It took many years before the first (non-wrecked) Toyota Priuses began showing up in the big self-service car graveyards I frequent, partly because Toyotas tend to hold together pretty well and partly because buyers of early Priuses seem to be the kind of car owners who obsess over the proper care and feeding of their vehicles. This ’03 Prius in Denver, painted in I Love Gaia Green™ (actually, it’s Electric Green Mica), appears to be one of those well-loved cars that finally just wore out.
Toyota’s all-new Venza fills a two-row, crossover-sized void between the smaller RAV4 and the larger Highlander, and is essentially a return to what the Highlander was originally. To help draw in buyers to its resurrected nameplate, Toyota decided to use a long-standing Subaru ad trope: the family pet.
Nissan’s performance arm, Nismo, is wetting its beak on electrified powertrains. Last week, the company launched the Note e-Power Nismo S — upping the model’s performance output by roughly 25 percent. Sold in Japan since December of 2016, the Note e-Power Nismo offered 109 horsepower and 187 lb-ft. The new Nismo S brings those specs to 134 horsepower and 236 pound-feet of torque, which Nissan attributes to a tweaked inverter, modified vehicle control module, increased electrical output and an improved reduction drive.
While it’s likely never going to come to North America, there’s a good reason for it to remain on your radar. Nissan is aiming for 1 million sales of fully electric and e-Power vehicles annually by 2022. It’s also going to expand its e-Power system to Infiniti in 2021 and intends to start sending them in our general direction.
Attractive. Well received. A winner on paper. Technologically advanced. Badged with a logo that keeps producing record sales numbers.
One would assume that this is all that’s needed for the Honda Insight to be a raging marketplace success, at least in 1999.
1999 this is most certainly not, which highlights one glaring problem: the 2019 Insight is an attractive, well-received, impressive-on-paper, technologically-advanced Honda sedan.
Sedan. Sedan? Yes, sedan.
In a flagrant exercise of self-congratulation, BMW announced it met its sales goal of 100,000 electrified vehicles in 2017 “as promised.” Saying that this “underlines the company’s leadership role when it comes to electro-mobility,” BMW installed a battery-themed light installation on the side of its world headquarters in Munich, Germany, that announces “the future is electric.”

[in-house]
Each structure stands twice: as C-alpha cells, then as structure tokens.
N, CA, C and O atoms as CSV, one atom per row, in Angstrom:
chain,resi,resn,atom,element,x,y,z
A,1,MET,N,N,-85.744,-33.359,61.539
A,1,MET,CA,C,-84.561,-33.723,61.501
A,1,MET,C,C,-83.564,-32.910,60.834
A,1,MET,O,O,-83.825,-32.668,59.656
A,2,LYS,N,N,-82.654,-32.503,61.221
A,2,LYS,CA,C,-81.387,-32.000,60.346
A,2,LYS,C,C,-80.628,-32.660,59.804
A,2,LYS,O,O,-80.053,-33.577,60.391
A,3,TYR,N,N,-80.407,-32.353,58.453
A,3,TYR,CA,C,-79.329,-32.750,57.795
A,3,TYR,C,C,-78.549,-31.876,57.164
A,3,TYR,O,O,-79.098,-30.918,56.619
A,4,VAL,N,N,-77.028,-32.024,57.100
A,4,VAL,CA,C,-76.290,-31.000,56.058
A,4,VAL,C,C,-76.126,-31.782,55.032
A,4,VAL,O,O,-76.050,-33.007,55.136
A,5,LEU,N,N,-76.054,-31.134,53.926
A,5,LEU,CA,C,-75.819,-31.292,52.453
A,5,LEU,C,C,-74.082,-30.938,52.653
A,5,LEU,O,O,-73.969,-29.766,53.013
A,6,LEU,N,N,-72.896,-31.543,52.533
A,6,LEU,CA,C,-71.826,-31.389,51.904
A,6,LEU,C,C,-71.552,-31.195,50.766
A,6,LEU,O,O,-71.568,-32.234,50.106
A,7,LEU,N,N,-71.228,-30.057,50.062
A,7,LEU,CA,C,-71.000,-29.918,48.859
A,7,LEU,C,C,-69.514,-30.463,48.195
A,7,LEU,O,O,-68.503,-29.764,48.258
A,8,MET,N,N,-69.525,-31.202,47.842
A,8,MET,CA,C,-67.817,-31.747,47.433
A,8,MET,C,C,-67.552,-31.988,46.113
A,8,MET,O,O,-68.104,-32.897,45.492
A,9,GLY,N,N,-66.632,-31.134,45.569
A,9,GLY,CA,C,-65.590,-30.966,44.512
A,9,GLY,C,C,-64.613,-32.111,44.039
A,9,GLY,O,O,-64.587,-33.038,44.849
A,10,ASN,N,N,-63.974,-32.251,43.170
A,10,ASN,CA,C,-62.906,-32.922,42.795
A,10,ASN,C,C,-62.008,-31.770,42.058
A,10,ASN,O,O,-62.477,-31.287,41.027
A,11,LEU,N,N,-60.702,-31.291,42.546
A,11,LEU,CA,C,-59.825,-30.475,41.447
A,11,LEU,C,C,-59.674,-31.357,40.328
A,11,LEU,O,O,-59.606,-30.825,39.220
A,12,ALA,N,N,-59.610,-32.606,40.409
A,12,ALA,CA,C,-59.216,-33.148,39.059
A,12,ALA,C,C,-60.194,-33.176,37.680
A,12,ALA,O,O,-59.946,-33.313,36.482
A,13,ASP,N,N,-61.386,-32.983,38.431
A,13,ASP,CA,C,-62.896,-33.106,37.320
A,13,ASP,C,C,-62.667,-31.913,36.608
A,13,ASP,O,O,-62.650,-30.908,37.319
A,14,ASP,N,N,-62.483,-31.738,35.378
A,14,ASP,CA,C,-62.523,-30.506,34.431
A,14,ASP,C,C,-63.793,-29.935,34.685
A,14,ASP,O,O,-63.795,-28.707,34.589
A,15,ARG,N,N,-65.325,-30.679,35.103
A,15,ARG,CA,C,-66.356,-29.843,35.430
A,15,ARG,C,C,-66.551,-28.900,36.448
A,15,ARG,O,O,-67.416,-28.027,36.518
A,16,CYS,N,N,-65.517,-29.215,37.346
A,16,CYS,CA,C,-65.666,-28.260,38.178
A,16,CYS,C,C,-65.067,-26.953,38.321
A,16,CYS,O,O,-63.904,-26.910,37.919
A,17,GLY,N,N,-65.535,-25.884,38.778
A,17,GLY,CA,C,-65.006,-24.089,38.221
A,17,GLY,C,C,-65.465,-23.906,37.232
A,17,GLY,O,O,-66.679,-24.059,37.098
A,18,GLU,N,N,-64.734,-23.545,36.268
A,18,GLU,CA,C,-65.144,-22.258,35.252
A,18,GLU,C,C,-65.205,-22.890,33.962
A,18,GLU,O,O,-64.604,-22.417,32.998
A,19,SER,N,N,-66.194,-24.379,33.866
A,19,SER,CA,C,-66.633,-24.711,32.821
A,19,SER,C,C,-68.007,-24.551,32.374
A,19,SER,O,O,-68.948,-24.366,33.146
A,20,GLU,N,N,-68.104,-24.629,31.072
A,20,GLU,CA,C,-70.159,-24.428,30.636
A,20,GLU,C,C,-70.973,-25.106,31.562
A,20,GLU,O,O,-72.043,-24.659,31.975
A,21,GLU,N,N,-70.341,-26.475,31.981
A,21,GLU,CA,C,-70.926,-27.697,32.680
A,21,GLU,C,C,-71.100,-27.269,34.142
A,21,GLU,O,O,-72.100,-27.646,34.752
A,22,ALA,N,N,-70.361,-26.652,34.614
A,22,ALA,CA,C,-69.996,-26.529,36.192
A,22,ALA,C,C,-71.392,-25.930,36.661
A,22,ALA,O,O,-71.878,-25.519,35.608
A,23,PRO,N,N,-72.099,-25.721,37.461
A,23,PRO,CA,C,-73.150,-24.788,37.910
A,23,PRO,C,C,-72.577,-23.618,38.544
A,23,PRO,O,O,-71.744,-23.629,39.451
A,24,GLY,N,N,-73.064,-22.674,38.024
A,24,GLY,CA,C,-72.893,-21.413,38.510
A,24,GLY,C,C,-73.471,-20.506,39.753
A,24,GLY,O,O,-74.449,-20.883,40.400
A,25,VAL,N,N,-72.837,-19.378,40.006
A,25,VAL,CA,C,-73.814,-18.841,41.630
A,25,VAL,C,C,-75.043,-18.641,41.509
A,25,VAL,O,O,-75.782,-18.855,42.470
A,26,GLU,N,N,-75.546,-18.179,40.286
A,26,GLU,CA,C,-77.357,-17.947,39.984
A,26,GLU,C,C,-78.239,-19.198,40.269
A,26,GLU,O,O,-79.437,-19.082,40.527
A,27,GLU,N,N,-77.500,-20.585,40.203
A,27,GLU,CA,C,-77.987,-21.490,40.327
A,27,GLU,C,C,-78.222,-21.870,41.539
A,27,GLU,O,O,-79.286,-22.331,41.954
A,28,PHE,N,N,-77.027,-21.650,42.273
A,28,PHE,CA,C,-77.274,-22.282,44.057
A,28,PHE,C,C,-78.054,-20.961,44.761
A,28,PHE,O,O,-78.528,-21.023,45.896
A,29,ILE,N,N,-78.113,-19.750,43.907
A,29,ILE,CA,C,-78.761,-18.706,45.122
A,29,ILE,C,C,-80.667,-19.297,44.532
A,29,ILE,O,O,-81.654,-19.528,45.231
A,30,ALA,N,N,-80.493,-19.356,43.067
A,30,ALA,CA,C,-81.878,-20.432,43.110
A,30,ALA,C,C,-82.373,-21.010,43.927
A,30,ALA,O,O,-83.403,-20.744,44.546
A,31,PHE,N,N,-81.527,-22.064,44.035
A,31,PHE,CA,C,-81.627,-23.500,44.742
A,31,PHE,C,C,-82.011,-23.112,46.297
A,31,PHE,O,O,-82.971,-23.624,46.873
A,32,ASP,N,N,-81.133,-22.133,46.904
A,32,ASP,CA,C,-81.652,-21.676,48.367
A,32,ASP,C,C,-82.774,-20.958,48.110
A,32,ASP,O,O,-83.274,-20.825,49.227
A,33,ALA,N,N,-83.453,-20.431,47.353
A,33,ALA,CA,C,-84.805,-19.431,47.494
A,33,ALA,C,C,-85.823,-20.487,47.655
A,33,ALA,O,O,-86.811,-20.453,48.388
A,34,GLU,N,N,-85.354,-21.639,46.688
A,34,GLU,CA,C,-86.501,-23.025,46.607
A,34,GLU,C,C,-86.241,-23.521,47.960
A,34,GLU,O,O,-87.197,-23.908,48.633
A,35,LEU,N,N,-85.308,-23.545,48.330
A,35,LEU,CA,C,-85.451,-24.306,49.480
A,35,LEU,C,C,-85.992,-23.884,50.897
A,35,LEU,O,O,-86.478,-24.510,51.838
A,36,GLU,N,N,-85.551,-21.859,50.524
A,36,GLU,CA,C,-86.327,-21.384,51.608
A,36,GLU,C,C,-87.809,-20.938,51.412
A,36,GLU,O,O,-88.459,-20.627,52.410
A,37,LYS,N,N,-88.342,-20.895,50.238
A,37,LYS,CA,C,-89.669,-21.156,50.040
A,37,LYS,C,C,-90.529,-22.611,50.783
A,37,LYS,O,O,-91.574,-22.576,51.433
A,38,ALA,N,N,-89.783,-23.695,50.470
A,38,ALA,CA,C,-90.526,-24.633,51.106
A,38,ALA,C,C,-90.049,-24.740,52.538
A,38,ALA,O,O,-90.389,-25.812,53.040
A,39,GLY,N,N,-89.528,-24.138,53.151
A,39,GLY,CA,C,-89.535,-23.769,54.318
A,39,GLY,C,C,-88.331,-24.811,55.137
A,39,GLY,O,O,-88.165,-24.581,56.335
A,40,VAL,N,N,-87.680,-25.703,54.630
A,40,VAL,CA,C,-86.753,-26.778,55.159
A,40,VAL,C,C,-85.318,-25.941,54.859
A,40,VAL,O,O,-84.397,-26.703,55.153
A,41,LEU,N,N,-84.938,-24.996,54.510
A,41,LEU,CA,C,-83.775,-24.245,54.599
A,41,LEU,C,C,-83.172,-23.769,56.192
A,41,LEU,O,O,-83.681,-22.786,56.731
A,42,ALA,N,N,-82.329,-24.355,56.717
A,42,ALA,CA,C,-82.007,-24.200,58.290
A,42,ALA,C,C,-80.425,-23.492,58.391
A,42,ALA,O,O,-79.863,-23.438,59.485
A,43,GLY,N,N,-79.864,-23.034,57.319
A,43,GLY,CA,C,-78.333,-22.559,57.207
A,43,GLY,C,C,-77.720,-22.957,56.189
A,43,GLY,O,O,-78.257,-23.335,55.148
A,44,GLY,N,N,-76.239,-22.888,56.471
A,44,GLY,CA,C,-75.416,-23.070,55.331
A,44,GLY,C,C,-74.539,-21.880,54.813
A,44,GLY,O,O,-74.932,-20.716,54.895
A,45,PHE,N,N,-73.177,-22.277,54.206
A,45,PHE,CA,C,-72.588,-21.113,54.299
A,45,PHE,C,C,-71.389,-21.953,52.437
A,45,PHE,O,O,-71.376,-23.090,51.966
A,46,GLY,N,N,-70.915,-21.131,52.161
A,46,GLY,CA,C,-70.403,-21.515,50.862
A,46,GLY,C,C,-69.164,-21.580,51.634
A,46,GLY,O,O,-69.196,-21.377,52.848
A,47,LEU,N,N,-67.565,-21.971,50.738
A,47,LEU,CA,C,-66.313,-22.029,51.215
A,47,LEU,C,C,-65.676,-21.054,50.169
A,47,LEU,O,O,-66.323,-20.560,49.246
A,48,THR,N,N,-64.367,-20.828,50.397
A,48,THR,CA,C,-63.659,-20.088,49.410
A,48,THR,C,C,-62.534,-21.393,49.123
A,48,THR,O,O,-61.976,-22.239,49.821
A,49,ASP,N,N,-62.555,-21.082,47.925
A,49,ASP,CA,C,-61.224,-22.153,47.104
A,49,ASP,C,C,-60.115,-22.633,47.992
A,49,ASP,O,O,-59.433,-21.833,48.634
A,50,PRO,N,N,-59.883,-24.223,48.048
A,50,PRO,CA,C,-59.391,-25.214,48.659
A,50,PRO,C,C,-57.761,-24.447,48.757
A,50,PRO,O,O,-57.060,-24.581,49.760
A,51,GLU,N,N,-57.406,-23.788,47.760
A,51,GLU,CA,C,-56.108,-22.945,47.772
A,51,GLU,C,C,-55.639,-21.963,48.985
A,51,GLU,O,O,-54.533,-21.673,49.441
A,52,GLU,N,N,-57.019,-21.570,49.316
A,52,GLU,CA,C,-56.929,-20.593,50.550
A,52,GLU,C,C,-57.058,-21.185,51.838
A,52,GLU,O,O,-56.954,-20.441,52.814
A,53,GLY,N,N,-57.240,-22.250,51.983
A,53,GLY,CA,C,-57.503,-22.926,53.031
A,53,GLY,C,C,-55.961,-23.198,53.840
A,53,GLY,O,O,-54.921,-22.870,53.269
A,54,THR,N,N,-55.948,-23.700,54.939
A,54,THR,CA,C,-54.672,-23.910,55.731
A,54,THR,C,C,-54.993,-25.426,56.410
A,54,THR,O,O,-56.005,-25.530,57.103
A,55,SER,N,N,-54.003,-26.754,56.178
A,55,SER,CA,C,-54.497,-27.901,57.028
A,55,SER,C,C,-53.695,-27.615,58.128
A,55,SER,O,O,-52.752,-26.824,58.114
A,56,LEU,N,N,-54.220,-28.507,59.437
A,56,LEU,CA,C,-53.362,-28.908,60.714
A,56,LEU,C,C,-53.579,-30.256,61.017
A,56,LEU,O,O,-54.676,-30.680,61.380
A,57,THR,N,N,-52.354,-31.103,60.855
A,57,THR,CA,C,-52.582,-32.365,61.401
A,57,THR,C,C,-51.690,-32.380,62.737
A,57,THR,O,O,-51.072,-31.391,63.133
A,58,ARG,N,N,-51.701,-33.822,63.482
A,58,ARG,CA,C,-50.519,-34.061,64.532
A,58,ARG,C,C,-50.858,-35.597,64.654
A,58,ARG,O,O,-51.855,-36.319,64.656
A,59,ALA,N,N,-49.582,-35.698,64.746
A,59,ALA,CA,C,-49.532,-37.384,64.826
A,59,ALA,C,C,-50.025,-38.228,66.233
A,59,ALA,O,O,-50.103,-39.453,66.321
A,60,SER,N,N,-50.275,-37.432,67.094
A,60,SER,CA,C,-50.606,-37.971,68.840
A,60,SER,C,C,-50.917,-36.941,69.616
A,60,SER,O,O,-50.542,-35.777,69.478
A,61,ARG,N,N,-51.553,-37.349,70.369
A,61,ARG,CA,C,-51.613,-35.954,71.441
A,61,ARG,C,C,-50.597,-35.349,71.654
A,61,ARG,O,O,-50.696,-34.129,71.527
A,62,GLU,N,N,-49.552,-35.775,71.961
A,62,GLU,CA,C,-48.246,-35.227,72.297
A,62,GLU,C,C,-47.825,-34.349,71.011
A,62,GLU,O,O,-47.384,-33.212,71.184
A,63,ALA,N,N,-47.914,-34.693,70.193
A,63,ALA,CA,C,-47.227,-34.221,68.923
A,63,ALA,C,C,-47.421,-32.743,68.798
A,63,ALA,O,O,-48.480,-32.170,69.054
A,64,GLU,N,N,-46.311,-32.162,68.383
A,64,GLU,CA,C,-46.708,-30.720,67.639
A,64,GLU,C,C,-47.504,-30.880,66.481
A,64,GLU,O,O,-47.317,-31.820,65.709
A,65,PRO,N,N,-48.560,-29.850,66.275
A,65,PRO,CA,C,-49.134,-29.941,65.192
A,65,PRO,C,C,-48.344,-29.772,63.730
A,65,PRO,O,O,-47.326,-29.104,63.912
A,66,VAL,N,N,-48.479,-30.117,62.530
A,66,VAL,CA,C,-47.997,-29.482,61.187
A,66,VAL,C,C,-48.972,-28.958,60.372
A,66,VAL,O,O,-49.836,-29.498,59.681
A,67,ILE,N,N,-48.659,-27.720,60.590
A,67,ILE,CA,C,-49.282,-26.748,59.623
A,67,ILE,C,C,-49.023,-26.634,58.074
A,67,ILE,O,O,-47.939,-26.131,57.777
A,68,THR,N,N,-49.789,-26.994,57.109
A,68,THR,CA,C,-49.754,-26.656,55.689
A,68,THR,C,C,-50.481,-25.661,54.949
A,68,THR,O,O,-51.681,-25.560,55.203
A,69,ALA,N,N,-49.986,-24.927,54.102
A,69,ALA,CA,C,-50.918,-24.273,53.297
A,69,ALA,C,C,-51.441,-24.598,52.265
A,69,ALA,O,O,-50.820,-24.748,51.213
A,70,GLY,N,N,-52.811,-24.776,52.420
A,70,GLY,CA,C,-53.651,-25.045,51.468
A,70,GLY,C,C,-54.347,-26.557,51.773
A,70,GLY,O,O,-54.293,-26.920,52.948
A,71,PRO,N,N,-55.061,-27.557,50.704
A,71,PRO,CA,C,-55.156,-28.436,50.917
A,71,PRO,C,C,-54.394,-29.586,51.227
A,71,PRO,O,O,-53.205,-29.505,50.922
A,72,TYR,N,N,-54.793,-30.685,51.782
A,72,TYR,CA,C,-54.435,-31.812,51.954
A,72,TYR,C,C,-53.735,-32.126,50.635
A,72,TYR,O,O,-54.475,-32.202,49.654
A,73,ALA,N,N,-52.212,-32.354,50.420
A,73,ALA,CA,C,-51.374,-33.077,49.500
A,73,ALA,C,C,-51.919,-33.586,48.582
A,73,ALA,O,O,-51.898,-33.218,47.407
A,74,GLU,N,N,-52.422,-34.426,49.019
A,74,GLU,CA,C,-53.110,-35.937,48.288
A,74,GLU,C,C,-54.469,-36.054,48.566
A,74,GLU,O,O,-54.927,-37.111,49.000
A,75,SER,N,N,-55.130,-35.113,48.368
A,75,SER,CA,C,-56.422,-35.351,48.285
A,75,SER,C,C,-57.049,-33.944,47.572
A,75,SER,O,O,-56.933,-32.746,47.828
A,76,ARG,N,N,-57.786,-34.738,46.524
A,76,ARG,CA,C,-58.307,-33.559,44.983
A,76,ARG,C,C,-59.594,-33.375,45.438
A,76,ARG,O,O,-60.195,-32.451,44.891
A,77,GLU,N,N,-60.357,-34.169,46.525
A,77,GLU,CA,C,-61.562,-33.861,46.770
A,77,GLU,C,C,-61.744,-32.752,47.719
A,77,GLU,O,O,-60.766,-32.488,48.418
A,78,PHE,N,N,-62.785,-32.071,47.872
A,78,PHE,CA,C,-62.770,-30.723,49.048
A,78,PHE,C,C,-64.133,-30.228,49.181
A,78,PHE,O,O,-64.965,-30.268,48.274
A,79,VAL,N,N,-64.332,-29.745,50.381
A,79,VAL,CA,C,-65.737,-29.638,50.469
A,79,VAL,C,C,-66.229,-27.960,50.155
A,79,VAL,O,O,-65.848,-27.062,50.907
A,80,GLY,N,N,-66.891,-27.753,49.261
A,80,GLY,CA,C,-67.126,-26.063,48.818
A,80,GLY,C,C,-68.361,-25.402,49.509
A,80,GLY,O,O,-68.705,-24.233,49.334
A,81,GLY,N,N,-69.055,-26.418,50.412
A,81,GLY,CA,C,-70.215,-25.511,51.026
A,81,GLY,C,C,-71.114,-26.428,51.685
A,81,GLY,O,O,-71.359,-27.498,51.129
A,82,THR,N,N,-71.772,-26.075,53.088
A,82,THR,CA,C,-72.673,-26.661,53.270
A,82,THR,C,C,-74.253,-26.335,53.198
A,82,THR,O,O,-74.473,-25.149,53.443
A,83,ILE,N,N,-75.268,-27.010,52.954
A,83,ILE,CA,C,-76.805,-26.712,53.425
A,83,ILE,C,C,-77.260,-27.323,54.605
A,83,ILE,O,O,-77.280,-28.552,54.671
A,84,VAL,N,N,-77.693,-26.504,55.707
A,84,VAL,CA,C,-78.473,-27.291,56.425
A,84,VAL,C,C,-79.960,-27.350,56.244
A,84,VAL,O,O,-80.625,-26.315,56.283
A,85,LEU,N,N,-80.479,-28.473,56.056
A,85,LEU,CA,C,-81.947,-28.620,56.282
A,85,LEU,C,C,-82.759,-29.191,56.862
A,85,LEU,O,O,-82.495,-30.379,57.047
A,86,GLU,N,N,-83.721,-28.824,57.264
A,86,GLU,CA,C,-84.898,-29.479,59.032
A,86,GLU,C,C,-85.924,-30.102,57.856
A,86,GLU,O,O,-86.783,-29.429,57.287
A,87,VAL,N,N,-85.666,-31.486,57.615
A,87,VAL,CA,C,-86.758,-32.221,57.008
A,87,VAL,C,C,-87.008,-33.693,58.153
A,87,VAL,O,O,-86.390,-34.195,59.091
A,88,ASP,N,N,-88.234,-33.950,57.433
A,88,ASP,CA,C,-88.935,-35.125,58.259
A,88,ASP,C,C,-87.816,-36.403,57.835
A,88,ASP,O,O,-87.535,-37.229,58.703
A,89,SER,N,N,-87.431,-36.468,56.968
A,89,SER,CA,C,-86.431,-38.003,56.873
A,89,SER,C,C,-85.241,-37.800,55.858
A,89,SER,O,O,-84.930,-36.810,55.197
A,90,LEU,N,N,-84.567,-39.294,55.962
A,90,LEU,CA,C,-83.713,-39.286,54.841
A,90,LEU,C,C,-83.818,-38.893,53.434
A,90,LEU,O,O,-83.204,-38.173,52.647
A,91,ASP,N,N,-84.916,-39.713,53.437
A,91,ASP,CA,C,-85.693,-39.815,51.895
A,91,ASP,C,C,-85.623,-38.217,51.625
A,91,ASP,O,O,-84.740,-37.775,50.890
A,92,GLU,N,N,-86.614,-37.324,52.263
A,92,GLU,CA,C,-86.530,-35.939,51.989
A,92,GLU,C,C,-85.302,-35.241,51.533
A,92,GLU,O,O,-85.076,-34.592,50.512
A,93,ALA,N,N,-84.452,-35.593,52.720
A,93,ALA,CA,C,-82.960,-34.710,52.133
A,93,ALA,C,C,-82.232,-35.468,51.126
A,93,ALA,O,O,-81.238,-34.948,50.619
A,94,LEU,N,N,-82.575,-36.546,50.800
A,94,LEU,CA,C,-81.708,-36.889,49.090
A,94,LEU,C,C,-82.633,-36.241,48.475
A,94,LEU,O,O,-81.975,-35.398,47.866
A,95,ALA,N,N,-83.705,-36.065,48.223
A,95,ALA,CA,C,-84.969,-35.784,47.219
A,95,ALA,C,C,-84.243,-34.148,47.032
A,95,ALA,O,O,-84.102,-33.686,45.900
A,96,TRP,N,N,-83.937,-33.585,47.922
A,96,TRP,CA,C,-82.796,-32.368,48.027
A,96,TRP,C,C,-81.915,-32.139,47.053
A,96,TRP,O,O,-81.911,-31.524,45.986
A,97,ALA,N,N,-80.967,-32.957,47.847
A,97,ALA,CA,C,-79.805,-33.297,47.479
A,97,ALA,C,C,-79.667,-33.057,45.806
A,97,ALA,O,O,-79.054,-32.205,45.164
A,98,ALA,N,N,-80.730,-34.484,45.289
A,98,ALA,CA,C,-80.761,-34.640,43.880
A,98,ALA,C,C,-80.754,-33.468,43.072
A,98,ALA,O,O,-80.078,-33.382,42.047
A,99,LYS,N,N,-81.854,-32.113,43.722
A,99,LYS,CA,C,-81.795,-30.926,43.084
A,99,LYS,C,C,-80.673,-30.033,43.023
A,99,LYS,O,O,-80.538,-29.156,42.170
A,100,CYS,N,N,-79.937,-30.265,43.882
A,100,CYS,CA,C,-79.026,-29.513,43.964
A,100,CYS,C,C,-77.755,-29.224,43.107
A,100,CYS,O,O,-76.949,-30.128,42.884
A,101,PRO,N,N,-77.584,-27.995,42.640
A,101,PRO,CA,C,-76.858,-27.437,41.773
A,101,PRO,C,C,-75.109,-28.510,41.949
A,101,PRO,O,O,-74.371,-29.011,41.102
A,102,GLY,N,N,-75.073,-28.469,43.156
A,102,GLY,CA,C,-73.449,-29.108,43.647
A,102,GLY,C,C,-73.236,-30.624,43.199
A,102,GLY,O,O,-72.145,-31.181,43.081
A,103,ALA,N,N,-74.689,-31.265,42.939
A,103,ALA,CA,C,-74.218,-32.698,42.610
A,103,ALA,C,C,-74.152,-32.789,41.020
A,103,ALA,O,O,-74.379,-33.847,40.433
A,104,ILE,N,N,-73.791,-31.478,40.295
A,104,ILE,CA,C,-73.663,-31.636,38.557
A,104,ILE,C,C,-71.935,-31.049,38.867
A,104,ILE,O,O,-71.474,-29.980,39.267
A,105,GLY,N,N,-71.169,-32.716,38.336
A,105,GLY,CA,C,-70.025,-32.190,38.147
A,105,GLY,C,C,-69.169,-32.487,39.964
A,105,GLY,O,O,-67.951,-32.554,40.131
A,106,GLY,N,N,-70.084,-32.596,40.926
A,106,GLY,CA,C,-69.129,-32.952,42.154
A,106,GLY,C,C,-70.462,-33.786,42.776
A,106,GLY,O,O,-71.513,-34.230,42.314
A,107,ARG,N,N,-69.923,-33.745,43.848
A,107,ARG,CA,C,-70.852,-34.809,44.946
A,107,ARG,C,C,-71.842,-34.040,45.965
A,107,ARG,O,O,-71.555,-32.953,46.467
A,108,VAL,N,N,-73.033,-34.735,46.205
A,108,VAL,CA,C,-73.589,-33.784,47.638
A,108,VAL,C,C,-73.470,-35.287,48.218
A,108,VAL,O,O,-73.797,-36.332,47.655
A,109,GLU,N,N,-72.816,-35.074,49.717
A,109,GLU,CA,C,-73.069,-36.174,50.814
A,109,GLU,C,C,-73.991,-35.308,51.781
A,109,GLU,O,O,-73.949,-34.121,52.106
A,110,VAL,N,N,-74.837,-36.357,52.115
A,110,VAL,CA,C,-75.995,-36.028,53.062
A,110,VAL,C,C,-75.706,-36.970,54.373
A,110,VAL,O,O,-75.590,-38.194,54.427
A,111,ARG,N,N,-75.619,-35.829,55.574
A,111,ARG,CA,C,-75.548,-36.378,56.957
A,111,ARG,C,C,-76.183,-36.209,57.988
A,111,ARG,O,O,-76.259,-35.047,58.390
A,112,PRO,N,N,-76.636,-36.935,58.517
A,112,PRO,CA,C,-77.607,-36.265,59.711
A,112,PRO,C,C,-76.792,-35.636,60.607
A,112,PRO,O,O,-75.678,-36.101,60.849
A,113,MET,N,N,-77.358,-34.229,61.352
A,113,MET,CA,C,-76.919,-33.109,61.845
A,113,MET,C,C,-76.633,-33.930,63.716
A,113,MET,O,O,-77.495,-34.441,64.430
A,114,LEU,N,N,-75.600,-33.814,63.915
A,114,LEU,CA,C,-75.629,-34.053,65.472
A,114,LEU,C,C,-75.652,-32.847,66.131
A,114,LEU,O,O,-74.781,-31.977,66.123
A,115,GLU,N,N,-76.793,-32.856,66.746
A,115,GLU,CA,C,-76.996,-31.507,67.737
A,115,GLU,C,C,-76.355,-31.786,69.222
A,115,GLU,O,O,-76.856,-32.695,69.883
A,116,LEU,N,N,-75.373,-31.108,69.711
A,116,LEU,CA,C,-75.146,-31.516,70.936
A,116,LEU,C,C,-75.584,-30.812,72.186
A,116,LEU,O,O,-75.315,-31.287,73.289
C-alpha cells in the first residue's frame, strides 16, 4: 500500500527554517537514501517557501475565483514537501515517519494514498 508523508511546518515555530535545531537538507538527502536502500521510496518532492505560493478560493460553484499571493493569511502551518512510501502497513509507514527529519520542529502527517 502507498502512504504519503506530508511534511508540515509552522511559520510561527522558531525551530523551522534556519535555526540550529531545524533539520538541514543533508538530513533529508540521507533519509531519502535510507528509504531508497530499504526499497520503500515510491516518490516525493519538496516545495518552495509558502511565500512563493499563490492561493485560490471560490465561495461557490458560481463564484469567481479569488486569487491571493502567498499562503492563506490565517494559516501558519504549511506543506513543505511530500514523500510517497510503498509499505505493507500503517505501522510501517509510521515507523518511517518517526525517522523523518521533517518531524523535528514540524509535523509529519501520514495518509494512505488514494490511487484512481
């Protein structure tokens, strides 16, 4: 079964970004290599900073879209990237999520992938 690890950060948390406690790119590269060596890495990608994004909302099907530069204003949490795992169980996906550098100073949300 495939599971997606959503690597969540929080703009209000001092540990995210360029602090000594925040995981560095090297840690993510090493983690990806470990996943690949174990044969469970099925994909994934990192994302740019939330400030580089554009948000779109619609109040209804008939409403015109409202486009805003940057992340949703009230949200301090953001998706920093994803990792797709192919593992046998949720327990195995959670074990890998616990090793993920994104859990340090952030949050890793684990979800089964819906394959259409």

While this may be true, mainstream news outlets have muddled the brand’s message by framing the EV aspect all wrong — which is probably exactly what the automaker hoped for. We’re not going to slander the company’s achievement outright; the volume does represent a nearly 60-percent increase over last year. But these aren’t just battery-electric cars, they’re hybrids, mild-hybrids, and BEVs.
Compared to the rest of the United States, California is on the bleeding edge of government-appointed environmentalism. When the Trump administration suggested reexamining Obama-era fuel economy and emissions standards, The Golden State was the first to complain, saying it would not be adjusting its goals just because the rest of the country may. It also has pretty serious mandate on zero-emission vehicles — one that forces 15 percent of all new vehicles sold in the state to use zero-emission powertrains by 2025.
While California isn’t alone — nine other states have followed its lead since Trump took office — it is the keystone star on America’s flag pushing to maintain expand fuel regulations. Automakers have noticed and, despite previously having agreed with President Obama’s emission standards several years back, they’re launching a counter-offensive.
Arguing before a U.S. House panel, the Association of Global Automakers complained that California’s ZEV mandate threatens a single national standard for fuel economy.
The planning session was brief. At TTAC’s virtual HQ, also known as TTAC Slack, Steph Willems, Corey Lewis, and Adam Tonge were busy formulating an idea.